Have you wondered as I have why February was chosen as the month to honor African-Americans?
Actually, I wonder, when choice is involved, why anything is celebrated in winter. Celebrations, to me, are best exercised outdoors, in the sun, with balmy breezes blowing. But, I was not consulted, so February it is.
Officially established in 1976 (under President Gerald Ford), the month-long commemoration had been going on for some years before.
Starting as a single week in 1926, historian Carter G. Woodson chose the second full week of February because it would include the birthdays of both Abraham Lincoln (Feb 12) and Frederick Douglas (Feb 14). He called it Negro History Week.
Soon enough, the week-long celebration expanded into the other weeks: Feb 3, the date of the 15th Amendment, which gave “Negroes” the right to vote; and Feb 23, W.E.B. DuBois’ birthday. President Ford just codified it, fifty years later.
How best to celebrate African Americans, people of color, Blacks who have contributed to our country in so many ways — music, literature, science, politics, sports, education, academia, law enforcement . . . the list goes on?
This varies from year to year, somewhat depending upon the theme chosen for that year. In 2017, it was “The Crisis in Education.” In 2018, it was “African-Americans In Times of War.” And this year, it is “Black Migrations: the movement of African Americans to new destinations and subsequently to new social realities.”
But this month, when photos of blackface — no matter how old — are all too common, I ask instead, how best to honor these Americans of color?
One way is to expand a bit on the history of blackface — how it was used as a means of ridicule and humiliation, a vehicle to embolden the white man in his bid to feel superior (Which gets me thinking, we don’t hear any stories of women in blackface?).
But that’s all I have to say on its history. It was mean spirited then; it’s mean spirited today.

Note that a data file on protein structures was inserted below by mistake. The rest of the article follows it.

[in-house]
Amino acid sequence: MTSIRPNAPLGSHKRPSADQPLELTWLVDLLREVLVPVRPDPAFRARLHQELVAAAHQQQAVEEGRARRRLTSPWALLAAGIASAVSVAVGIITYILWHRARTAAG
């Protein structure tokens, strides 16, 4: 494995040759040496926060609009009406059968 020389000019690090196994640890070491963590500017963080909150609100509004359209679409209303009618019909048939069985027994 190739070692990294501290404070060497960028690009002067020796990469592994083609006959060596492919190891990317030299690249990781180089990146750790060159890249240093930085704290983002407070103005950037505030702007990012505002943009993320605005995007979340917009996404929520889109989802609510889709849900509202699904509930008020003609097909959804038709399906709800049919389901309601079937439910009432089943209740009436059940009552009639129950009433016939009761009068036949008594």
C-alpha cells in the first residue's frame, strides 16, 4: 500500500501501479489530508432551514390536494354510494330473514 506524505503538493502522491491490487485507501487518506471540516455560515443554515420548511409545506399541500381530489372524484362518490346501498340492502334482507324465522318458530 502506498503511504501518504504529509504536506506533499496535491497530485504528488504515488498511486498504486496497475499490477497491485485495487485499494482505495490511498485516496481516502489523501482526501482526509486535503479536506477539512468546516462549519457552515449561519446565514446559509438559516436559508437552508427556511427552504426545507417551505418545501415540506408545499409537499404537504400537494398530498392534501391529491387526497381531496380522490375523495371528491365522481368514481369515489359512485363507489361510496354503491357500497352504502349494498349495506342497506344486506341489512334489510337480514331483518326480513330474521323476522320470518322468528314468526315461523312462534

I am more interested in being clear on what I can do to counter what feels like an ever deepening divide between the parallel universes of White and Black America. I have long believed that racism is one of our core problems in this country; now, I’m ready to DO something. And, today, I’ll use my WordPress podium for that purpose today. I can educate; I can challenge; I can speak out.
What can I, as a white person, do? Where do I start?
I was pondering this question a few days ago, collecting Op-Ed pieces, Brookings studies, and NY Times‘ articles, when I realized that Terri Lyons’ Life At the Intersection blog post of January 21 gave as complete an answer as I needed for now. Here’s what she asked:
… besides being willing to talk about it, that is. (Please note the subtle reminder to my three-part series, Talking About Race, accessed here).
Terri’s post lists specific steps in how we can use our privilege to help others. Here are her suggestions, excerpted with minor edits for length, with her permission.
What can white people do to support racial justice?
It seems apparent that we can make an impact, as long as we don’t tread on the work being done by people who have long been fighting for racial equality. And as long as our voices don’t drown out the more critical voices of those impacted directly.